Washoe County

Washoe County
Built 1910

The history of today's Washoe County begins almost a decade before the State of Nevada was created. Through the early 1850s, the border between California and the Utah Territory was poorly defined. As early as 1856, this ambiguity was taken advantage of by locals and the unofficial "Territory of Nataqua" was proclaimed between the Utah Territory and California. The movement was led by Isaac N. Roop and Peter Lassen, and a declaration of independence from Utah was made in 1859 - when Roop became the Governor of the "Provisional Territory of Nevada". On March 2, 1861, the Nevada Territory was officially recognized by Congress.

Nevada's first nine counties were created on November 25, 1861. Two of these were Washoe County and Lake County, with the border between them running just south of Pyramid Lake. Washoe takes its name from the Washo Indians that lived in the region, and its first county seat was Washoe City. Lake County was so named for the many lakes it held; these included Honey Lake, Pyramid Lake, and Winnemucca Lake. At this point, the western boundary still had yet to be determined and Lake County's seat was generally regarded as Susanville (though it was never official). In 1862, Lake County was renamed Roop County. In 1863, the border dispute between Roop County and Plumas County, California finally came to a head. The battle between the two counties became known as the Sagebrush War, and in the end two surveyors were appointed to settle the dispute. The final (and current) border was accepted by California on April 4, 1864 and by Nevada on February 7, 1865. It was established then that Susanville and the Honey Lake area were actually in California - not Nevada.

Bowers Mansion
Washoe Valley

Further south in Washoe County, growth continued through the 1860s in places like Washoe City, Ophir, and Galena. Communities were settled in the Truckee Meadows and surrounding areas. A prominent crossing of the Truckee River was at a toll bridge owned by Myron C. Lake. "Lake's Crossing," as it was known, soon became the largest town in Washoe County. In 1863, the Transcontinental Railroad was completed through the heart of Washoe County, and Lake's Crossing was renamed Reno. In 1871, Reno took the county seat from Washoe City, where it remains today. In 1883, Roop County was consolidated into Washoe County.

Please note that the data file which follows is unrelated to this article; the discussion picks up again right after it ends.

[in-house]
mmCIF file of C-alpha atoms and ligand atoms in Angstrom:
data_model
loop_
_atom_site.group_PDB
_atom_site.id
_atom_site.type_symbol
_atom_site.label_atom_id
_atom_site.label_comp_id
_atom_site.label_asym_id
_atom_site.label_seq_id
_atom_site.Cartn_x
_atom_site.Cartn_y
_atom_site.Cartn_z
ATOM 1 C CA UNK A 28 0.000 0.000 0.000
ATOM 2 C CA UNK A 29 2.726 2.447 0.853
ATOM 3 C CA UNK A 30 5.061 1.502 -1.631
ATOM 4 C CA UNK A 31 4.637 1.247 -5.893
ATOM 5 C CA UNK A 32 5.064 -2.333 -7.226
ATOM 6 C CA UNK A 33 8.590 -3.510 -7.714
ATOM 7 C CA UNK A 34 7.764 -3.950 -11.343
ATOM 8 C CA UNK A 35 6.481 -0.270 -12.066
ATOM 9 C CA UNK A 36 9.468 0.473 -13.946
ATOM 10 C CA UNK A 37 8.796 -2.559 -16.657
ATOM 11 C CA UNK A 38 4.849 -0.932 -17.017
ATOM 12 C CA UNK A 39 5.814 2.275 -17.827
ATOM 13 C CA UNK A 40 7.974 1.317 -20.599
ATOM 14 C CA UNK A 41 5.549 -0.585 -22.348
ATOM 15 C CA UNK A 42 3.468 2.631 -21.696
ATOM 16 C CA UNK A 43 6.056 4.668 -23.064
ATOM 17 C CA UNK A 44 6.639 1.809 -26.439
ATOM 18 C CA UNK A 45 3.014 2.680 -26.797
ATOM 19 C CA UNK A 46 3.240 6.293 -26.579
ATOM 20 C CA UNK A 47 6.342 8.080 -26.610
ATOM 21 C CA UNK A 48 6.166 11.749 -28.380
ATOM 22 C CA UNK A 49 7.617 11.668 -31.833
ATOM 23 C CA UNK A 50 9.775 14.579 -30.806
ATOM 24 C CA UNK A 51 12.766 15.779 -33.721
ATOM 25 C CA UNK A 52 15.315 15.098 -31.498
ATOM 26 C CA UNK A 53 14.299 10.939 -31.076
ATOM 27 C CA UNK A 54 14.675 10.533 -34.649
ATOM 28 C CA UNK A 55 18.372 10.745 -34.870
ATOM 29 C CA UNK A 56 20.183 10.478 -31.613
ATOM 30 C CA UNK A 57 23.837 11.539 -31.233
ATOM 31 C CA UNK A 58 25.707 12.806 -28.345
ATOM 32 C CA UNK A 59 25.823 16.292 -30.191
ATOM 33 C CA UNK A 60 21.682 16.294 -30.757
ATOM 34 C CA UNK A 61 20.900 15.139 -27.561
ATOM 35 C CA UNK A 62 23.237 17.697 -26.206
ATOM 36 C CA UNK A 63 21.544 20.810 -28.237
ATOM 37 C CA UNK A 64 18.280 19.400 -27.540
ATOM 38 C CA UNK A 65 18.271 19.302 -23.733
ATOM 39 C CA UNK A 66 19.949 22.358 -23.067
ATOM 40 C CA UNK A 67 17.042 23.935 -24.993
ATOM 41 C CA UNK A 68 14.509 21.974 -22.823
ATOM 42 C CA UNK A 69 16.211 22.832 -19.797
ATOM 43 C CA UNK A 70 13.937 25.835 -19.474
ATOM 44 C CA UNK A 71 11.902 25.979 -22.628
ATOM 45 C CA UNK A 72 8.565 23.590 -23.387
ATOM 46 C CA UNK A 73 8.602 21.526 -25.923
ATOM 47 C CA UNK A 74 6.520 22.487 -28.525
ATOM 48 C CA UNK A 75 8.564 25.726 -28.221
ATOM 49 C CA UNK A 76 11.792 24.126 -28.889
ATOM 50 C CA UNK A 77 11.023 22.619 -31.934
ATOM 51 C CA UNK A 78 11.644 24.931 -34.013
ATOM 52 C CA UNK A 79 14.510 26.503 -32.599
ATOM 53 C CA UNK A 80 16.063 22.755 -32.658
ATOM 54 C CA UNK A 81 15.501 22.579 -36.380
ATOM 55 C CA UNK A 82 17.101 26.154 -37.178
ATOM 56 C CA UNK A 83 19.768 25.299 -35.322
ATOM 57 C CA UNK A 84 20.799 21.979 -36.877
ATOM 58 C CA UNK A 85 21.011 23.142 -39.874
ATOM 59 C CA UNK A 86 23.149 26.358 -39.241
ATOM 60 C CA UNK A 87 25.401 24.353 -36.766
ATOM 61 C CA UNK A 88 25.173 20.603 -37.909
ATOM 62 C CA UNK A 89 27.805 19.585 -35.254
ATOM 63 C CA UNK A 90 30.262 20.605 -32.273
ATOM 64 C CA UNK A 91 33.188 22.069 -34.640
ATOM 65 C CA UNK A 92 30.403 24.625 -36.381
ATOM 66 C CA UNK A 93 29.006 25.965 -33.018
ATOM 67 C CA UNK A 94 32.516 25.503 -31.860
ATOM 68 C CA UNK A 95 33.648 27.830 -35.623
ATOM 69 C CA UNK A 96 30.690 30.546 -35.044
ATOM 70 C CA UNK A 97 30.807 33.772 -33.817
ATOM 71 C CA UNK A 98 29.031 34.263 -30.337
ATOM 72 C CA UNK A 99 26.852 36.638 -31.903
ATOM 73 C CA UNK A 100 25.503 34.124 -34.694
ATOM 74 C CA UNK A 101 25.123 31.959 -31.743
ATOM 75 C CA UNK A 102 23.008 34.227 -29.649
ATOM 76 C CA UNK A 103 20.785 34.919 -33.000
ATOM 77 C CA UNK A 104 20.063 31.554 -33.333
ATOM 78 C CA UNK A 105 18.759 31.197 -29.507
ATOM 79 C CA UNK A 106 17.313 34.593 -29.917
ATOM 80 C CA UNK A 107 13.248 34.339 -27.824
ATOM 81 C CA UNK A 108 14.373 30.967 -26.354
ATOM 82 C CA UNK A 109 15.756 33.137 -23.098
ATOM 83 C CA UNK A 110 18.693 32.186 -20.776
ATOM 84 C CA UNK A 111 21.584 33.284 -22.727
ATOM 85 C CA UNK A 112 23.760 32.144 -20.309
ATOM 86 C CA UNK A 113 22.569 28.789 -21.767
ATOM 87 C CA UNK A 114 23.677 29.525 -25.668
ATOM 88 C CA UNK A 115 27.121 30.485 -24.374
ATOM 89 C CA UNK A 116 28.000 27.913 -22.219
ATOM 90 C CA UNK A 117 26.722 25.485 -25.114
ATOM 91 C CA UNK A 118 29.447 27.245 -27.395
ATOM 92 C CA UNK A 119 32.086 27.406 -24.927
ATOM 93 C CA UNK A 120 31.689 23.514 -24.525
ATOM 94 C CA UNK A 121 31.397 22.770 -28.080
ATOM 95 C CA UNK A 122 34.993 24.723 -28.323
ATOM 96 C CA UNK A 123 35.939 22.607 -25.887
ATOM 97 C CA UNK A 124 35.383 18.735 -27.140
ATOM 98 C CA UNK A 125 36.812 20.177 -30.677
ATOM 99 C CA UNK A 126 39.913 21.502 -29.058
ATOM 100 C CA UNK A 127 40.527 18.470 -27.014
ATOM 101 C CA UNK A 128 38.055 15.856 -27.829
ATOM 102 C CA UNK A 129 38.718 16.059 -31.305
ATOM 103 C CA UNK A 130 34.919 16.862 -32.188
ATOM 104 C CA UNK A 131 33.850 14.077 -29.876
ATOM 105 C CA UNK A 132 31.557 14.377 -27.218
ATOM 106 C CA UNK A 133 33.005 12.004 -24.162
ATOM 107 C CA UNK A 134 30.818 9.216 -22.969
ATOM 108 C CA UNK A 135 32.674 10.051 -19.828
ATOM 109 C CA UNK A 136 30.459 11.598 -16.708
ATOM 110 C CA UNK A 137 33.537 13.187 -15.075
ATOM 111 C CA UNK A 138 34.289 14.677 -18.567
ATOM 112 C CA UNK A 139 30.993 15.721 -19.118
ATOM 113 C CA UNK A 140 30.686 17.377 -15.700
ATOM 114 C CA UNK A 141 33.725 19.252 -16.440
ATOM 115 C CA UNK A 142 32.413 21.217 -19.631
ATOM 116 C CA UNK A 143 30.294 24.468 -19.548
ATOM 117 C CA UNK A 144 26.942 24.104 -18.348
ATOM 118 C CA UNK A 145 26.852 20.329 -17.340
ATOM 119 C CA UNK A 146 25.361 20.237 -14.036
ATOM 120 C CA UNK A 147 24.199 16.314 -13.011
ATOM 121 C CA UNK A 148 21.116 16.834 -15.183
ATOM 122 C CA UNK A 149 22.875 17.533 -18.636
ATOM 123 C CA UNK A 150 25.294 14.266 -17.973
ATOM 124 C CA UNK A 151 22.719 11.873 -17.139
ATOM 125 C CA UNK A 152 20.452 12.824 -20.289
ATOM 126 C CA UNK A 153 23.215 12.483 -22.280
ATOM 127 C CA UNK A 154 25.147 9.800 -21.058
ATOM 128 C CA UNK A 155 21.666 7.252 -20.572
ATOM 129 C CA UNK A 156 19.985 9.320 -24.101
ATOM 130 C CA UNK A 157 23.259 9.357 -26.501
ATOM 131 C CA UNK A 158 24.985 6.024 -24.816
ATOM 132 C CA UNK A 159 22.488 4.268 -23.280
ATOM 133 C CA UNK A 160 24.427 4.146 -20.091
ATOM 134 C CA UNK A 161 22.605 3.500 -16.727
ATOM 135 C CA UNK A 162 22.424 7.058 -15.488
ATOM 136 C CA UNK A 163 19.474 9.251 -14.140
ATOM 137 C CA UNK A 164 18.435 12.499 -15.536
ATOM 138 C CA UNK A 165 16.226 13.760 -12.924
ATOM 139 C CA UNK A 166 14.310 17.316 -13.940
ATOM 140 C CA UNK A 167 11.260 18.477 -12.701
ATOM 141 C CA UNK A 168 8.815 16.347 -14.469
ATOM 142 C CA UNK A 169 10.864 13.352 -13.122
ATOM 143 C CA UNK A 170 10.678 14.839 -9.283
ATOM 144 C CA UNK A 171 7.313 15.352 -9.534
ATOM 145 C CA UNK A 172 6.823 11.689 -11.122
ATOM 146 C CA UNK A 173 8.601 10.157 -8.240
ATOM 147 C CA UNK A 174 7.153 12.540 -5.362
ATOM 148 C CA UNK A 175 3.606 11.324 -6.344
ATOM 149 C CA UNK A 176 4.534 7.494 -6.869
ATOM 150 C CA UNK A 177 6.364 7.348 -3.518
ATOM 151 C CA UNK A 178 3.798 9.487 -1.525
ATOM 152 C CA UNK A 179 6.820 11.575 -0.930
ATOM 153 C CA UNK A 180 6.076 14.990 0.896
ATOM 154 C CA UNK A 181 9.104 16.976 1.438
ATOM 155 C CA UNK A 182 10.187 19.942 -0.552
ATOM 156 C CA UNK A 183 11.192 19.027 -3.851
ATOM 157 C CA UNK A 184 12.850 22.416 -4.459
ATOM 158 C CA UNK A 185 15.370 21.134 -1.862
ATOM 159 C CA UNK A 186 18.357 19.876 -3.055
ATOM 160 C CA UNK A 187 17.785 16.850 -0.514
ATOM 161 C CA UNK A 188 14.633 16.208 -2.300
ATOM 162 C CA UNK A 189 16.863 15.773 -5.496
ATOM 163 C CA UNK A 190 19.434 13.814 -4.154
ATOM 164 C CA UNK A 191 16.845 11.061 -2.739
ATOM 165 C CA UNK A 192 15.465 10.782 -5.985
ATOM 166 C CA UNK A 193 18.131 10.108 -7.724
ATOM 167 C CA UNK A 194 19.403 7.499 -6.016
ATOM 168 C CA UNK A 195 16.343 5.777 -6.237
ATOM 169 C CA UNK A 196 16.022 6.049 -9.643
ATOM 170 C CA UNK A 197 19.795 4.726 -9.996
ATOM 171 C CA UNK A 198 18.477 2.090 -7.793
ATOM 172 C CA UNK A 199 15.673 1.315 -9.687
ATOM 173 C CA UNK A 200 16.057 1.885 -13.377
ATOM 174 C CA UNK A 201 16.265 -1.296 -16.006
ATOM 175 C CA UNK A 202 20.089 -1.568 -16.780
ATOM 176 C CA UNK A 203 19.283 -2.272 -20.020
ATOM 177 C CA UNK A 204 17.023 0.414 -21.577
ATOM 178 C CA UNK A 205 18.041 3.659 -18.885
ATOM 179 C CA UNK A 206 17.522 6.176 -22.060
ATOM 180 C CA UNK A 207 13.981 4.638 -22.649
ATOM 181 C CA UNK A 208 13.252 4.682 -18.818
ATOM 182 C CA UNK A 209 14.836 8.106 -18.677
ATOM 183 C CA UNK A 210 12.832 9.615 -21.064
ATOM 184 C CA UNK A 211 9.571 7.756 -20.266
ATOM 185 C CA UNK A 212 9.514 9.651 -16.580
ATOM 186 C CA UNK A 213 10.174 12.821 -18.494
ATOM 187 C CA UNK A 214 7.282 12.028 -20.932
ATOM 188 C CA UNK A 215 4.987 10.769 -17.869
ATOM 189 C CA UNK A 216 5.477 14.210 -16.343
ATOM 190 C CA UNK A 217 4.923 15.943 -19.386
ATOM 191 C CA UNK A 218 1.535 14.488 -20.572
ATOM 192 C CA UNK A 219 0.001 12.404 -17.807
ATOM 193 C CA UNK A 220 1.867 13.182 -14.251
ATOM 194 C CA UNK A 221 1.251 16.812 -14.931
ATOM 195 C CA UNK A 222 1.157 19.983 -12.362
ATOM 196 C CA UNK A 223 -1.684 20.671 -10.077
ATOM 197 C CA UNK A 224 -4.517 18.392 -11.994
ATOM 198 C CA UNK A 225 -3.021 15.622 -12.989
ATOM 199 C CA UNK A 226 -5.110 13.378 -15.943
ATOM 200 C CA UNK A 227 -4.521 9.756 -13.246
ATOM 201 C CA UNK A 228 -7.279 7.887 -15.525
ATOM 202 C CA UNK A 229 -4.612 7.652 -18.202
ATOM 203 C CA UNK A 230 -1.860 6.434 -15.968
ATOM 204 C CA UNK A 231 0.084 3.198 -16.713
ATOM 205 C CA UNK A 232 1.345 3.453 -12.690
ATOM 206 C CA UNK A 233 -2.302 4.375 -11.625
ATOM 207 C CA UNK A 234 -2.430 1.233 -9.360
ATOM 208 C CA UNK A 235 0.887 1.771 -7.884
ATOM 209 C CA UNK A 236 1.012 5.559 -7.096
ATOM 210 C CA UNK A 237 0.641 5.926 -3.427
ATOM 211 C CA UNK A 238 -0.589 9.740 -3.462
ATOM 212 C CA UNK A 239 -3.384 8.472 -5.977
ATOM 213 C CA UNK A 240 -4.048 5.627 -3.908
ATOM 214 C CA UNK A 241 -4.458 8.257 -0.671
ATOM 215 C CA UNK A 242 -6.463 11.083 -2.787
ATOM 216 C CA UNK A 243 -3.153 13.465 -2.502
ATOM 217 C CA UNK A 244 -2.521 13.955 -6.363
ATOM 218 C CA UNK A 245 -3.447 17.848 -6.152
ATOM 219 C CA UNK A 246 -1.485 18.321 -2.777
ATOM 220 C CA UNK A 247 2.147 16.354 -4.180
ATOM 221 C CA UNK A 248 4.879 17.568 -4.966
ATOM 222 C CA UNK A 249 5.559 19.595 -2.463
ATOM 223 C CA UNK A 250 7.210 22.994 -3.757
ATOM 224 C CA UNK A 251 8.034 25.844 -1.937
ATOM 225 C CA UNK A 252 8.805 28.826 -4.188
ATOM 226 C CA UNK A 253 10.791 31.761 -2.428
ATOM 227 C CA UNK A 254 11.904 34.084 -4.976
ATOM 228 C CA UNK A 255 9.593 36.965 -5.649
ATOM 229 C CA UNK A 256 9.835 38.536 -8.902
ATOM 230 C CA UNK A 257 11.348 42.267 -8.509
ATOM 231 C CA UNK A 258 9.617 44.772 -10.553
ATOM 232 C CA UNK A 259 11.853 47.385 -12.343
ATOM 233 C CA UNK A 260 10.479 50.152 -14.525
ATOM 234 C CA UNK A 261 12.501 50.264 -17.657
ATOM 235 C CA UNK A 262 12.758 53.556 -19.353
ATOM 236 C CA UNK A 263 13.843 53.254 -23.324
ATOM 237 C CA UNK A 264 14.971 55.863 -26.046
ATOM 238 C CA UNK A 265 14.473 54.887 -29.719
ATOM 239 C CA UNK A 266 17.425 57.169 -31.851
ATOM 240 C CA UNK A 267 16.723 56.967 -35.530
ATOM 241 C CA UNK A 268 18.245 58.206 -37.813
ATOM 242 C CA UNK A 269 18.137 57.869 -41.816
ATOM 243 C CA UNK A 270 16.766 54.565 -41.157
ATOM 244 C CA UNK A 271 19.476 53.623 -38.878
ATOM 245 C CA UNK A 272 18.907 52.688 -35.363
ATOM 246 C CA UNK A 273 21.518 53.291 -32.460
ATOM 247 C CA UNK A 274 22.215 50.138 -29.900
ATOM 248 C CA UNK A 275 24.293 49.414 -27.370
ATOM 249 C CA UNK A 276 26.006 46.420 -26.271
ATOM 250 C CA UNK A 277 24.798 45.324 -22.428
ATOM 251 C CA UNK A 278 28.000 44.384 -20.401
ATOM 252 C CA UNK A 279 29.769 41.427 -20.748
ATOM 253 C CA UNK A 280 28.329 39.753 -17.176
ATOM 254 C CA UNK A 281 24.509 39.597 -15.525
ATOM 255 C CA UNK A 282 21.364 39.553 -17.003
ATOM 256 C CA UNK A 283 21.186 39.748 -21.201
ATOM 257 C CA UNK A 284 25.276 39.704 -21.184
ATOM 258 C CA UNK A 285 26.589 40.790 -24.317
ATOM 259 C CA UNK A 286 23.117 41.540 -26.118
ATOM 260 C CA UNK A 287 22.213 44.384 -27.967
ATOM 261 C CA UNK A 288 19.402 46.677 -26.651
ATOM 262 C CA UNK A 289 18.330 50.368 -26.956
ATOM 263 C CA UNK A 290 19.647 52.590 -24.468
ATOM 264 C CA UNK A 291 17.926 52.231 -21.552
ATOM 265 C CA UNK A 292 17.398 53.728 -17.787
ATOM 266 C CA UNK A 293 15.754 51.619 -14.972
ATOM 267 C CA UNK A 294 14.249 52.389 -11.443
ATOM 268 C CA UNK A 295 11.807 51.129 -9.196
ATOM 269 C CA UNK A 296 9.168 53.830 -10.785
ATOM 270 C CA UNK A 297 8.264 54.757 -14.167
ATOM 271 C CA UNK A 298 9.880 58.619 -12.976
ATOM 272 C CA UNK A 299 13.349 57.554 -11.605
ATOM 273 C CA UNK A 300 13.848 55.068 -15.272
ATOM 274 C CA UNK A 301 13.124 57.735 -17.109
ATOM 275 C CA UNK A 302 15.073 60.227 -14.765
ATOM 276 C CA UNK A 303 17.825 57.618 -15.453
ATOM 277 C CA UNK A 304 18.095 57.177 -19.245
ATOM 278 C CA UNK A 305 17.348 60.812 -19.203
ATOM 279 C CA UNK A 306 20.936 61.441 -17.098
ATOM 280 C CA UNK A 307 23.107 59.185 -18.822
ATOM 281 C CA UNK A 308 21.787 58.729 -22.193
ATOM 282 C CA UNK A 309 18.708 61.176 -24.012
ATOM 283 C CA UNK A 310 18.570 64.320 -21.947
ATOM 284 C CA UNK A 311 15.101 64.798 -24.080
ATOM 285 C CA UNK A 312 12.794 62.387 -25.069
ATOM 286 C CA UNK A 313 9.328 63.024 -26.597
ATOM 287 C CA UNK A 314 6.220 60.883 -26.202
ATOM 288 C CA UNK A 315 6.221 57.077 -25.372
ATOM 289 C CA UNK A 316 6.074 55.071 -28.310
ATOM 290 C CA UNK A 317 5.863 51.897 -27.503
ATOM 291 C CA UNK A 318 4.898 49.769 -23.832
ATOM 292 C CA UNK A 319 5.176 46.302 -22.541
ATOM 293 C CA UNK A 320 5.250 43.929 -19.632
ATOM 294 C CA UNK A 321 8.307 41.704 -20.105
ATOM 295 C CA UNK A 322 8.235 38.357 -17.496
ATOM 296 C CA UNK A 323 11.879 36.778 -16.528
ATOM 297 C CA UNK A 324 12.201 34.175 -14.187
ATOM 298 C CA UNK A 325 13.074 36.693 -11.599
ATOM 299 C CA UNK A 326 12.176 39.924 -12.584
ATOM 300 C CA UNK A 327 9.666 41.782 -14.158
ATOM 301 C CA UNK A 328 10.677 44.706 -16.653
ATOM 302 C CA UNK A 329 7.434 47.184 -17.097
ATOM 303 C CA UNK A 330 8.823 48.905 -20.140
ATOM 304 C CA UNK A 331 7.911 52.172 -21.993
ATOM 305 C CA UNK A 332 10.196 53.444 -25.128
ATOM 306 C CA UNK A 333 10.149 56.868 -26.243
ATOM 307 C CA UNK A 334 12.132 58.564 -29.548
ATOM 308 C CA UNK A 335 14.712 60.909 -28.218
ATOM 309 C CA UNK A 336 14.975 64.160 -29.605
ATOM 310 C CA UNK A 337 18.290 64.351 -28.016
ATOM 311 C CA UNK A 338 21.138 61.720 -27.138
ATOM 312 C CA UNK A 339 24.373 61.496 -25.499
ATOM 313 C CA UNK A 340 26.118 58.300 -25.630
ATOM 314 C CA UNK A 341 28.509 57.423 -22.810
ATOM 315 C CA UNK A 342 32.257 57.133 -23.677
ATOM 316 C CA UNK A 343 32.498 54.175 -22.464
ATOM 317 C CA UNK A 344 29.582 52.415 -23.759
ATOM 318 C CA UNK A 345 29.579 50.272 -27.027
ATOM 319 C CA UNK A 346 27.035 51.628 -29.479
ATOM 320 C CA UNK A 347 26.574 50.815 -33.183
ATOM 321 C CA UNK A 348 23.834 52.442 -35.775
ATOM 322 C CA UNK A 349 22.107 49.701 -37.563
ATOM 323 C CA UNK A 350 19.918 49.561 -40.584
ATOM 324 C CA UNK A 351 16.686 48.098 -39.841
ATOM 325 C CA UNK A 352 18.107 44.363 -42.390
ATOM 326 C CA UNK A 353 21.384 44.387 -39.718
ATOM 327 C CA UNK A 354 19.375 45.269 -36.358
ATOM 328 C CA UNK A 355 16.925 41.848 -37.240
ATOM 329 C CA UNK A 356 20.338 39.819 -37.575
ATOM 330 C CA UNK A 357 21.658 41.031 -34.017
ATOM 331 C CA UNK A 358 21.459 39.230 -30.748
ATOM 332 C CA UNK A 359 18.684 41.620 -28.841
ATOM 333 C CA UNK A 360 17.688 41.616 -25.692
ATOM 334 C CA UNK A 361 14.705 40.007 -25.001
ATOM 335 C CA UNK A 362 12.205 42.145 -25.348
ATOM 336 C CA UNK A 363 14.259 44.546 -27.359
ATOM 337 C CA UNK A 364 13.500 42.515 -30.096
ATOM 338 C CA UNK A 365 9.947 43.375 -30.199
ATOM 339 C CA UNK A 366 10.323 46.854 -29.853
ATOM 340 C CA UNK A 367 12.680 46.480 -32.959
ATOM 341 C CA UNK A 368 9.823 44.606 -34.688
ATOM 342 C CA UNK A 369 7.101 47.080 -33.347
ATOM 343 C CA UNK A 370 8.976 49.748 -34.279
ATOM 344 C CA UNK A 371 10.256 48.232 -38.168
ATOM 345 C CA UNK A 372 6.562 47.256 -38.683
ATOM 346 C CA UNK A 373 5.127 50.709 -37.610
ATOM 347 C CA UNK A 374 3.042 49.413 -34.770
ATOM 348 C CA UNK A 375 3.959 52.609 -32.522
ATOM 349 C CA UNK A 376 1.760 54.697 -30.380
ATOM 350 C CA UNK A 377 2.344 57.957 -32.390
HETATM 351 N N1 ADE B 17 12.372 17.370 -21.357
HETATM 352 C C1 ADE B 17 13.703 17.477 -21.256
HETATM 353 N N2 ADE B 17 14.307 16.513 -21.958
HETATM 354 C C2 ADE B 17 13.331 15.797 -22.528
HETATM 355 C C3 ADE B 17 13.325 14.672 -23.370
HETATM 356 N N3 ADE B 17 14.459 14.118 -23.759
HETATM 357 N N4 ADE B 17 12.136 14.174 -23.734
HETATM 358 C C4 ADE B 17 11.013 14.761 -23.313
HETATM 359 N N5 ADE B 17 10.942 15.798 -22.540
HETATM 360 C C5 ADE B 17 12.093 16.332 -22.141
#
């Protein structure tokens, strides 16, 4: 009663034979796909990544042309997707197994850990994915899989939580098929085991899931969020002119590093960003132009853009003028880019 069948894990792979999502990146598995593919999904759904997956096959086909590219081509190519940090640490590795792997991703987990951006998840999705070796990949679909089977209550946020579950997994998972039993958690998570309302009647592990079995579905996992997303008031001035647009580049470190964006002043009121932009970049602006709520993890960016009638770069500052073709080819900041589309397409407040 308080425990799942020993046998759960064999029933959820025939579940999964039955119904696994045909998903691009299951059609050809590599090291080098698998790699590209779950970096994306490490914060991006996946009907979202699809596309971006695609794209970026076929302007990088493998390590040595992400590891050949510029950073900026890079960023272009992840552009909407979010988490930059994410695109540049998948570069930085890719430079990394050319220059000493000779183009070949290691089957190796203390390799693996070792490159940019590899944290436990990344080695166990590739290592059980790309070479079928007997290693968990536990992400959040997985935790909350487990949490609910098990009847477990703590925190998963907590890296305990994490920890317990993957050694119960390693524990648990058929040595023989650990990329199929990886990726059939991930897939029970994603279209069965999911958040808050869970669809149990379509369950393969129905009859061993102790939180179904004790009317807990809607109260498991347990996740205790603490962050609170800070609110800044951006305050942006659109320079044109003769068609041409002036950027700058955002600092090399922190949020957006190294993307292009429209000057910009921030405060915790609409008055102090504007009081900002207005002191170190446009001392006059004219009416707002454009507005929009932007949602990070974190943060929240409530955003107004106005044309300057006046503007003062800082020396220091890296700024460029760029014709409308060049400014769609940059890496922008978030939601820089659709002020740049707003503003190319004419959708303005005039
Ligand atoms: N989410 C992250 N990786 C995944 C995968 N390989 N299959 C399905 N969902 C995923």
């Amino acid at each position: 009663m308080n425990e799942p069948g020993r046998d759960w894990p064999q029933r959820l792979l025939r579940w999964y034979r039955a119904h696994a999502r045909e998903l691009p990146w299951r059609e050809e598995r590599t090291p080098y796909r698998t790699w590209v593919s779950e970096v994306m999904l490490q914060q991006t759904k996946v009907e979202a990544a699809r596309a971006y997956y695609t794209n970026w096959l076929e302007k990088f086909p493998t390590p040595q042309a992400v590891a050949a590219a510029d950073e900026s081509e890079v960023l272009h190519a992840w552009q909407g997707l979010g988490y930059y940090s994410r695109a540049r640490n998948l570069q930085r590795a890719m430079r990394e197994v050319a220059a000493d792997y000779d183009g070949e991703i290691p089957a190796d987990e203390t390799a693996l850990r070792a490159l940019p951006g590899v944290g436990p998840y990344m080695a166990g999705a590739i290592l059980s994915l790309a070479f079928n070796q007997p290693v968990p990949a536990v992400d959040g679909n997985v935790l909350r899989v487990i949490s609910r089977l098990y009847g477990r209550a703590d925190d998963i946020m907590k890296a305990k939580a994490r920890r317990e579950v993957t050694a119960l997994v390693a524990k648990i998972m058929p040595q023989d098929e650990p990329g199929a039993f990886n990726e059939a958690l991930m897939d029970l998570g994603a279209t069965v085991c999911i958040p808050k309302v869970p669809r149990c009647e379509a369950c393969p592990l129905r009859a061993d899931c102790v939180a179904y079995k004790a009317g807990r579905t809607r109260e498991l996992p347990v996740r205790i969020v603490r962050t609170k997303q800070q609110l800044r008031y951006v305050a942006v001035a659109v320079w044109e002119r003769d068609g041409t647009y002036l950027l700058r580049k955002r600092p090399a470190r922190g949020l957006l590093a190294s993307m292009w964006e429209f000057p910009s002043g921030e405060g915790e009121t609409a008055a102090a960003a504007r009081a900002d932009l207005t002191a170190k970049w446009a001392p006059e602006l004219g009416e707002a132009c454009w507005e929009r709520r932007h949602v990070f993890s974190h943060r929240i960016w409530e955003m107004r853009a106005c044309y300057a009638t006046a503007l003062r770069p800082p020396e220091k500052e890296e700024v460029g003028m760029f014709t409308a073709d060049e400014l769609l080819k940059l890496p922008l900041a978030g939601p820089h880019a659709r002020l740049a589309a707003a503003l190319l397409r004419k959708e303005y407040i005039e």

Throughout the years, communities have come and gone in Washoe County. Many of these have been railroad stations that (with the advent of diesel locomotives) have lost their use. Others have been mining communities where ore has played out. Much of Washoe County's current population resides in or around the Reno area; the second largest metropolitan area in Nevada; stretching from Carson City to the south up through the North Valleys, and from the California State Line east to Sparks and the Truckee River Canyon.

Outside of the Reno area, the northern two-thirds of Washoe County is sparsely populated. A few small towns (part of the Pyramid Lake Indian Reservation) exist on the edge of Pyramid Lake. Gerlach is the farthest north town in Washoe County, with nearly 100 miles separating it from the Oregon border. Many of those miles are a part of the Sheldon Wildlife Refuge, created in 1931, and only a few ranches dot the landscape.

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